Whatever happened to all those Abbott policies?


20 April 2016 | A few weeks out from the 2016 Budget, take a look back at the policies the Government still hasn't made law.

Pickled policies


Seven months after taking the top job and only two and a half months until a double dissolution election, Prime Minister Malcolm Turnbull and his Treasurer Scott Morrison are preparing to deliver their first Budget. 

However, with the parliamentary term soon to come to a close, billions in savings measures introduced since 2013 are yet to become law. With that in mind, it's worth taking a look back at some of the policy announcements from the first term of the Abbott-Turnbull government which are still on the cards.

Policy What happened?
Retirees
  • Index pensions to Consumer Price Index instead of wage growth
  • Pause indexation (i.e. decrease in real terms) of income-test-free areas for all pensions
  • Increase retirement age to 70
Not yet passed
Higher education
  • Deregulate course fees
  • Charge interest on HELP student loans by increasing indexation above rate of inflation
  • Decrease HELP loan repayment threshold from $53,345 to $50,638 
  • Reduce Commonwealth Grants to universities
  • Pause indexation of HELP loans for carers of young children earning under threshold
  • Remove discounts for up-front payments and voluntary repayments of HECS-HELP debt
Voted down in the Senate. Government reintroduced the bill without the interest charges on student debt, but this was also rejected in the Senate.
Pause indexation income-free and means-test thresholds for Youth Allowance, Austudy, and Abstudy Not yet passed
Abolish Pensioner Education Supplement and Education Entry Payment Not yet passed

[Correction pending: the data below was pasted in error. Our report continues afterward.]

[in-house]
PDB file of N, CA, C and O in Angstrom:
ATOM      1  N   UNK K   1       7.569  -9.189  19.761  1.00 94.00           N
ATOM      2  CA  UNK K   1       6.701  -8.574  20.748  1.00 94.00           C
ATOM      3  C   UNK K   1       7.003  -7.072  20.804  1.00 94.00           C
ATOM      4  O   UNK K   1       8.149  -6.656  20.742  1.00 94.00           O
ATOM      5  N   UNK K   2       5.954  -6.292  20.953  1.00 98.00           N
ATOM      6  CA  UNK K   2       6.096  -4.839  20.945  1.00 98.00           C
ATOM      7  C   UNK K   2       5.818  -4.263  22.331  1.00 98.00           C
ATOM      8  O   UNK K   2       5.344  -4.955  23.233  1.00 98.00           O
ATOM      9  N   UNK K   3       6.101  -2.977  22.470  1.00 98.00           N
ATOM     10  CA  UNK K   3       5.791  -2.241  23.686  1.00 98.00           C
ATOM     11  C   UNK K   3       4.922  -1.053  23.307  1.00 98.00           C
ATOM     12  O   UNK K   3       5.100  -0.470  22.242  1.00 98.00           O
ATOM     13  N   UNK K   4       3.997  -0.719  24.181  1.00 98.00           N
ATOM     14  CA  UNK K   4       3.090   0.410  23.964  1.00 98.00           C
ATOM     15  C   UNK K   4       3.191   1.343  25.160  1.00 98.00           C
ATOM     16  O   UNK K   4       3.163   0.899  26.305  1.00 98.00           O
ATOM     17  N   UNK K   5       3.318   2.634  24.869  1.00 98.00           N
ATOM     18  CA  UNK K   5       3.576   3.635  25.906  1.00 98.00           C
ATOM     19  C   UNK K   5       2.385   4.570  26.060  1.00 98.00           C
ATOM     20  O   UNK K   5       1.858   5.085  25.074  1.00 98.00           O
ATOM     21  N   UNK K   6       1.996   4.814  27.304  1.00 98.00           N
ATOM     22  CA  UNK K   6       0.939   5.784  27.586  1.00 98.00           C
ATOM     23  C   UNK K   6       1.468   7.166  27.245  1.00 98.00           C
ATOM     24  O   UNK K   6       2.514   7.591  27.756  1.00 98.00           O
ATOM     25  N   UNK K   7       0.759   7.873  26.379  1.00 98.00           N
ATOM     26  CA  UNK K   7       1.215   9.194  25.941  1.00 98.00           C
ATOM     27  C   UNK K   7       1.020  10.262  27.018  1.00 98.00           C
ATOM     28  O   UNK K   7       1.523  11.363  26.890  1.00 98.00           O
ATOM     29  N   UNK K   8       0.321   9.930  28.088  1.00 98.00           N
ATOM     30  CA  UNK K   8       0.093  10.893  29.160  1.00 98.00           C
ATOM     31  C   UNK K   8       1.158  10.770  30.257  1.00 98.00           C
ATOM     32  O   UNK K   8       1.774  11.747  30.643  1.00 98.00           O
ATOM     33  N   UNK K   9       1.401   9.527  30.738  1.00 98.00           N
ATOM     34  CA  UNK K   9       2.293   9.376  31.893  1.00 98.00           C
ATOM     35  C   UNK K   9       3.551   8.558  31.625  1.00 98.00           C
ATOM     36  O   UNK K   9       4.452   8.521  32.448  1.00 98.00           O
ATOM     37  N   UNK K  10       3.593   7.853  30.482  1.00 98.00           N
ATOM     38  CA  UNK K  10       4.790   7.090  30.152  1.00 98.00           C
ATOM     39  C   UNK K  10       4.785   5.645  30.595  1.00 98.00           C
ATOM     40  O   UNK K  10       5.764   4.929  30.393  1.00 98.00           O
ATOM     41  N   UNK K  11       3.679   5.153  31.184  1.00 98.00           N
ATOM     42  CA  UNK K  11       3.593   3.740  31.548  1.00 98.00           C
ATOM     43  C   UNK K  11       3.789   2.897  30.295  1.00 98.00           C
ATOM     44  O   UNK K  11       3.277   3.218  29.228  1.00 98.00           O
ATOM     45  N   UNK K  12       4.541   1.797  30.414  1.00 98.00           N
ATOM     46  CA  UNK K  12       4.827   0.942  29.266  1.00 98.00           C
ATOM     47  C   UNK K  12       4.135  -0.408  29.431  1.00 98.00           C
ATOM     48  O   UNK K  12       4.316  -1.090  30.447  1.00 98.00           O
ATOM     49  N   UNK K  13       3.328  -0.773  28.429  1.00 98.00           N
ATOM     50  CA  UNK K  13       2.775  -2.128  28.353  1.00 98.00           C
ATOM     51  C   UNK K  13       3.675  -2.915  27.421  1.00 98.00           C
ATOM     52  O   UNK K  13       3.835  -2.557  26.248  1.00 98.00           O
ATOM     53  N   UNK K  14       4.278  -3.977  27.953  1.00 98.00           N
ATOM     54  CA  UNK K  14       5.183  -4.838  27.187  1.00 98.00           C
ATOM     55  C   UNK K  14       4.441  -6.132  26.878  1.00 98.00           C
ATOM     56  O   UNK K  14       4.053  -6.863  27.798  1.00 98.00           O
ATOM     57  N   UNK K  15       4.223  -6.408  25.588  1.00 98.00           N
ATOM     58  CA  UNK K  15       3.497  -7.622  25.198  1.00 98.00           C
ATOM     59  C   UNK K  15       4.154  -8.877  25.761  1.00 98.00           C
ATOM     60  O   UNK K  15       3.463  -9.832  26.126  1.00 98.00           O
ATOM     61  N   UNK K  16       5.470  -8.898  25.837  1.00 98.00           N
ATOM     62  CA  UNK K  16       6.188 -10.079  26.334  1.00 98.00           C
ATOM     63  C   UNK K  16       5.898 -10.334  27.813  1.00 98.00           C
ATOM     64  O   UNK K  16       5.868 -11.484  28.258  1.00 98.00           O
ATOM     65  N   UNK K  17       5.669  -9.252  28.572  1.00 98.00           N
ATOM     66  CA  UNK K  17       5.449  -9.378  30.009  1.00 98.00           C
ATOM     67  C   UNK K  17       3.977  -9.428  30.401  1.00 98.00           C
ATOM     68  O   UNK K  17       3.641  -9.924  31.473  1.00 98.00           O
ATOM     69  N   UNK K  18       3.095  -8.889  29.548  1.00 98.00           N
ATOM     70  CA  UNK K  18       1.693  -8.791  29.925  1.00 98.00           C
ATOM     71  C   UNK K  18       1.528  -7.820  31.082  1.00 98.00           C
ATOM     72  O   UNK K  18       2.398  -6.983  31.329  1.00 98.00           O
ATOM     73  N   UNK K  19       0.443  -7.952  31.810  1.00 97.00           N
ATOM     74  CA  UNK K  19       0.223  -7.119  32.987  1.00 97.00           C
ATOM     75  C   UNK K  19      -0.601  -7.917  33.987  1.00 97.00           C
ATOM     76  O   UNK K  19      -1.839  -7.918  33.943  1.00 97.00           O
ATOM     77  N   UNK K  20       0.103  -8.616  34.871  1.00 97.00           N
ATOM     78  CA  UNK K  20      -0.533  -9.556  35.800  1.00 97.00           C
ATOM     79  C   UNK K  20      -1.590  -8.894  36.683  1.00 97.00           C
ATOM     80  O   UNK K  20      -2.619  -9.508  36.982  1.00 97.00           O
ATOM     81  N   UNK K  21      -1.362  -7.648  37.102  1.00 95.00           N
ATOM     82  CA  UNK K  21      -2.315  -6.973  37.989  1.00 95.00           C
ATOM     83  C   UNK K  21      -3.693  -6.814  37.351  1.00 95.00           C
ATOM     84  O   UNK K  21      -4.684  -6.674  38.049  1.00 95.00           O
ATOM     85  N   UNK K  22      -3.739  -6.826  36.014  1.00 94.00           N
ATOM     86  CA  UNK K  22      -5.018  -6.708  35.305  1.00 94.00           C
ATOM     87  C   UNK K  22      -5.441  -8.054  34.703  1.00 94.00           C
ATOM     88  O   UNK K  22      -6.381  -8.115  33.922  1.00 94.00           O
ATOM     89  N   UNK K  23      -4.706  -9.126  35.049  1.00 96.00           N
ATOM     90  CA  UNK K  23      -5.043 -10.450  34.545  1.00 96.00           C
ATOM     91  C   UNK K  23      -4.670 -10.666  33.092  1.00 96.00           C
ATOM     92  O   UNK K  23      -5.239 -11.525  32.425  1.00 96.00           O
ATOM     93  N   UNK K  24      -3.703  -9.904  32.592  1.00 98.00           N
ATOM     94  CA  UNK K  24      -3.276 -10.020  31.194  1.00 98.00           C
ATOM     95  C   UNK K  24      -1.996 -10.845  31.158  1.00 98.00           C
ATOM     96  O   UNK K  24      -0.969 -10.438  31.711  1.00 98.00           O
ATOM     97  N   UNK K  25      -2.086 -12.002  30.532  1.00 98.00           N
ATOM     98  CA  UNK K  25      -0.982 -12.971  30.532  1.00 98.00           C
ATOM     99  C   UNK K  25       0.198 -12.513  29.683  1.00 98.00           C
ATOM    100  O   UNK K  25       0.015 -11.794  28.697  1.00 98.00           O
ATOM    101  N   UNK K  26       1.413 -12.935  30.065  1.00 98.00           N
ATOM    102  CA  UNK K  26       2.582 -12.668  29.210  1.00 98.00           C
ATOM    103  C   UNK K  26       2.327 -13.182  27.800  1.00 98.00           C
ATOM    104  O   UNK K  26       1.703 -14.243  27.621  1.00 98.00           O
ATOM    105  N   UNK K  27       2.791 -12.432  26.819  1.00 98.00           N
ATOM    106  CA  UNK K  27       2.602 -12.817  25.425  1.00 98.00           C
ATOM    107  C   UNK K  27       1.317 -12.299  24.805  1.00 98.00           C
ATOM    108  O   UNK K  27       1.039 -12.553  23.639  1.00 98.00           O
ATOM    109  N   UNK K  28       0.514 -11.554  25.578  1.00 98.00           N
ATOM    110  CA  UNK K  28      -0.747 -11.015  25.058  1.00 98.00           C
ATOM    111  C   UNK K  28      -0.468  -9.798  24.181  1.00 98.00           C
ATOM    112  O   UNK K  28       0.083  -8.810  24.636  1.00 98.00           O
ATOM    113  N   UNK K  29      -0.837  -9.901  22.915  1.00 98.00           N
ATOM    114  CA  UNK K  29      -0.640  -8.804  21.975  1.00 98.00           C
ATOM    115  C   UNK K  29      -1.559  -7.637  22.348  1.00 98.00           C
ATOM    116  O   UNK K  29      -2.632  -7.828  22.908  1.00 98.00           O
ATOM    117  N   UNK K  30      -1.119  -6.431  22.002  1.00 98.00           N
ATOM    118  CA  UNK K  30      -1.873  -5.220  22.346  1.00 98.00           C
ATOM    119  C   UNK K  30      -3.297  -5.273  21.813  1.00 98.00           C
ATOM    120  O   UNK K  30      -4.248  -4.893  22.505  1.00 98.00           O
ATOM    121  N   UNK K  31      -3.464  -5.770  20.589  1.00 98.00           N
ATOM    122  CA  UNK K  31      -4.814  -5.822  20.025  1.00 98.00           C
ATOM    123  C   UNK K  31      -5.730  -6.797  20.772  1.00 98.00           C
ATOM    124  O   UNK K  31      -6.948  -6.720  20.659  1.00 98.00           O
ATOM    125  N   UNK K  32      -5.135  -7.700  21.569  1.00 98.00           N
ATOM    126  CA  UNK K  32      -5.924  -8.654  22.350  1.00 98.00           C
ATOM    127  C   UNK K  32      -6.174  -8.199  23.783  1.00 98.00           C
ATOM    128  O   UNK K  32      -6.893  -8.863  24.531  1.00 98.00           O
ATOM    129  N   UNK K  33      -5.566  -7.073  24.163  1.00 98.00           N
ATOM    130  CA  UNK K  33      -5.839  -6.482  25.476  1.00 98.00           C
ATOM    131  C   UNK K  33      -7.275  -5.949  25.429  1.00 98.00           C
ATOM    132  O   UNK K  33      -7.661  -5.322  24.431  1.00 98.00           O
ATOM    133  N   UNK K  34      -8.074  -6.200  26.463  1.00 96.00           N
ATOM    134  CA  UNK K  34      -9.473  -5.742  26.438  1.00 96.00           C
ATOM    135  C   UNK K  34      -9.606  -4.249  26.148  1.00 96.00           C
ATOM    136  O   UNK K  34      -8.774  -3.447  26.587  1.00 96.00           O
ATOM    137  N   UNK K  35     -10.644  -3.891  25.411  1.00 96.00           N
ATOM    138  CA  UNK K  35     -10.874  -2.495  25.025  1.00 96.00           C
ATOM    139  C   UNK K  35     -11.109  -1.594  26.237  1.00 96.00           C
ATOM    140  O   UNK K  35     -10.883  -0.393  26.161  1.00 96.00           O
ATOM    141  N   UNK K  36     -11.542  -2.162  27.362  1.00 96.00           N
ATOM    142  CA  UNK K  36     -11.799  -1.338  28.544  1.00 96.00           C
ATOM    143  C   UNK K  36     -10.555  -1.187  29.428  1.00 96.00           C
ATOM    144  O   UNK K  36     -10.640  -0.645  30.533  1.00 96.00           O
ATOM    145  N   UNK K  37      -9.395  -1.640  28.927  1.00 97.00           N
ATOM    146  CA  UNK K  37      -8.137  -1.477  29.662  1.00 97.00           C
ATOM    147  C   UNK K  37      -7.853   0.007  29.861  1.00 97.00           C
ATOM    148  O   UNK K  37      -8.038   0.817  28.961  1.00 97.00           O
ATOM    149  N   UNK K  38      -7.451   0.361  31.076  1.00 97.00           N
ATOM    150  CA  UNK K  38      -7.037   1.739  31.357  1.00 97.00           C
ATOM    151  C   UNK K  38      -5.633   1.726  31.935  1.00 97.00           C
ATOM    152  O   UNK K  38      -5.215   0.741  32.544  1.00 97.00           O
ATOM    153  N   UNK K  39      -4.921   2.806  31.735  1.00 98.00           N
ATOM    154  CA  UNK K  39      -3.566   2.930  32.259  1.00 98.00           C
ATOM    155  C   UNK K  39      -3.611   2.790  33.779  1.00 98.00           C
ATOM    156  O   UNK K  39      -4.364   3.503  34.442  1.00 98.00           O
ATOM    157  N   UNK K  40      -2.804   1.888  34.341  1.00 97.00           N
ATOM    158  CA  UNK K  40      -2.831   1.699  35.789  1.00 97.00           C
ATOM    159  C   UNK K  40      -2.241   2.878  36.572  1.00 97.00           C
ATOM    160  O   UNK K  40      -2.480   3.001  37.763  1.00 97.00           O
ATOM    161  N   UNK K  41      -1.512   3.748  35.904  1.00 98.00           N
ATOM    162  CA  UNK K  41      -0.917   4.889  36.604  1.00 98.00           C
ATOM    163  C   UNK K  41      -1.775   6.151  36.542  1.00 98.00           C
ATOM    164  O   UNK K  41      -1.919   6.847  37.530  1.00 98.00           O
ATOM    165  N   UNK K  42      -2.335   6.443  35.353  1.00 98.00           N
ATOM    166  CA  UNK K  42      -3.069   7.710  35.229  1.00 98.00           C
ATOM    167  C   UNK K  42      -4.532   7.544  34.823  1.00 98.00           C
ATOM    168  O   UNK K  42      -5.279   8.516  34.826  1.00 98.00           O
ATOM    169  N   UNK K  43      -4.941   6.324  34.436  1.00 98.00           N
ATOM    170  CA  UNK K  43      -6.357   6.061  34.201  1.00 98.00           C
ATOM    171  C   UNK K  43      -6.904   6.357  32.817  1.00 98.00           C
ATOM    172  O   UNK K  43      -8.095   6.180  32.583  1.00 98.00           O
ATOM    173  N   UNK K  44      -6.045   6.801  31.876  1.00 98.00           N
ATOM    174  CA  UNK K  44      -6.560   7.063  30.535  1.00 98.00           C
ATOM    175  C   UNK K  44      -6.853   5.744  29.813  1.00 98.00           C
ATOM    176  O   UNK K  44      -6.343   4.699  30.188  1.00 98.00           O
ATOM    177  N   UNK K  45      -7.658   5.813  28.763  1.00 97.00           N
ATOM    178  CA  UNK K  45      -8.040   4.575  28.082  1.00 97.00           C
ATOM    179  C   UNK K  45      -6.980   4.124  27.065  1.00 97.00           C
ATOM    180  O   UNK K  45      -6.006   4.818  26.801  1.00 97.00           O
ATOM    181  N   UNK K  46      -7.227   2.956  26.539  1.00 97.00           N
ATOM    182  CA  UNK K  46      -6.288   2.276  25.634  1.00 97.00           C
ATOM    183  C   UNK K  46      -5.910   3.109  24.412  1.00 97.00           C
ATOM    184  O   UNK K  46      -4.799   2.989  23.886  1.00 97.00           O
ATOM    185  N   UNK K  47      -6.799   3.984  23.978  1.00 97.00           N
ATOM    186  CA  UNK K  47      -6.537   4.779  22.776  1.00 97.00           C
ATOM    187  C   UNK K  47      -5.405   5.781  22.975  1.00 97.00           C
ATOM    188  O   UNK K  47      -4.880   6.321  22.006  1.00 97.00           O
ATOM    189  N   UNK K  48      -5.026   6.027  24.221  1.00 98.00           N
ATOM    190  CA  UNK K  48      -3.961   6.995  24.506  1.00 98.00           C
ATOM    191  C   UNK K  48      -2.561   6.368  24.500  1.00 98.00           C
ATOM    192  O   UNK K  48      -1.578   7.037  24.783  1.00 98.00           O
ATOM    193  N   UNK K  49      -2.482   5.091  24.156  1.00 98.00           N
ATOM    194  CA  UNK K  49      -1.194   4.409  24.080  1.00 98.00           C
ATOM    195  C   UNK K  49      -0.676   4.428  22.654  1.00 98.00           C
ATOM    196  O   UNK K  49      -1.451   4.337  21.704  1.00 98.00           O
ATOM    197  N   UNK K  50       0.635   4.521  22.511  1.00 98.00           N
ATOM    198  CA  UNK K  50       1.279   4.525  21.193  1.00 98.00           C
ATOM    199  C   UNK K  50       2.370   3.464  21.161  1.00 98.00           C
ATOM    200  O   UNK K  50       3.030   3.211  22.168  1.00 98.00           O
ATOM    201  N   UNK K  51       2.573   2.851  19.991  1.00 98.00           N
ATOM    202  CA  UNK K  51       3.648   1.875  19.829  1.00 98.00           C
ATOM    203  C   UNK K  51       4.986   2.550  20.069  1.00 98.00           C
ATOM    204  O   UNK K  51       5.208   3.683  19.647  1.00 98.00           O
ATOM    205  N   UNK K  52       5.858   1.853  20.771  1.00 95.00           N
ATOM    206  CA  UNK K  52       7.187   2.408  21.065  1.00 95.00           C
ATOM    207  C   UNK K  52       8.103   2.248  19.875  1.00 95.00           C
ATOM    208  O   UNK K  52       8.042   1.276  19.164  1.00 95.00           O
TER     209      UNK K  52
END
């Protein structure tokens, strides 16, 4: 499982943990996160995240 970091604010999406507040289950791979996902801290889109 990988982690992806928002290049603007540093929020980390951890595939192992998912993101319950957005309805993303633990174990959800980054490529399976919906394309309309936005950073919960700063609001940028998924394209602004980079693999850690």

Family benefits
Paid Parental Leave (PPL) payment rates determined according to income of recipient Policy abandoned
Prevent parents from "double dipping" in employer and government PPL payments by limiting the amount they can claim from government if employer offers it Not yet passed, Minister intends to review policy
Child care funding arrangements:
  • Abolish Child Care Benefit ($208.50/week for non-school aged kids) and Child Care Rebate (up to $7,500/year)
  • Introduce Child Care Subsidy (85% child care fees up to $1155/fortnight) with means and activity testing
Not yet passed
Changes to Family Tax Benefit (round one):
  • Freeze payment rates of Parts A and B for two years
  • Restrict Part B to families with children under six years (was previously 16)
  • Introduce single parent supplement for parents of children 6-12 who qualify for Part A but not Part B
  • Reduce end-of-year supplements and freeze them indefinitely
Foundered in the Senate in October 2014, replaced by new reforms below.
Changes to Family Tax Benefit (round two):
  • Increase FTB Part A by $10.08/fortnight for each child under 20; Youth Allowance and disability pension for under 18s living at home increases by same amount
  • Increase FTB Part B by $1000.10/year for families with a child under one
  • Reduce FTB Part B by $1737.4/year for single parents whose youngest is 13-16
  • Phase out end-of-year supplements by July 2018.
Not yet passed
Medicare
  • $7 GP co-payment
  • $5 rebate reduction for GP consultation
Both abandoned due to lack of public support
Pause indexation of Medicare rebates for consultations and operations until 2018 Introduced after GP co-pay and rebate reductions failed to gain support
Job seekers
Young job seekers:
  • 22-24 year olds to be paid Youth Allowance instead of the more generous Newstart
  • Four week wait for Youth Allowance for under 25s
Taken out of two larger social services bills when they were resisted in the Senate. Introduced separately in September 2015 as a youth employment bill, which has not yet passed.
"Learn, earn or Work for the Dole"
  • Activity requirements for young people ("learn, earn or Work for the Dole")
  • Maximum 6-month waiting period for Newstart for under 30s
Not yet passed
Pause indexation income-free thresholds for Newstart and other working age allowances Not yet passed



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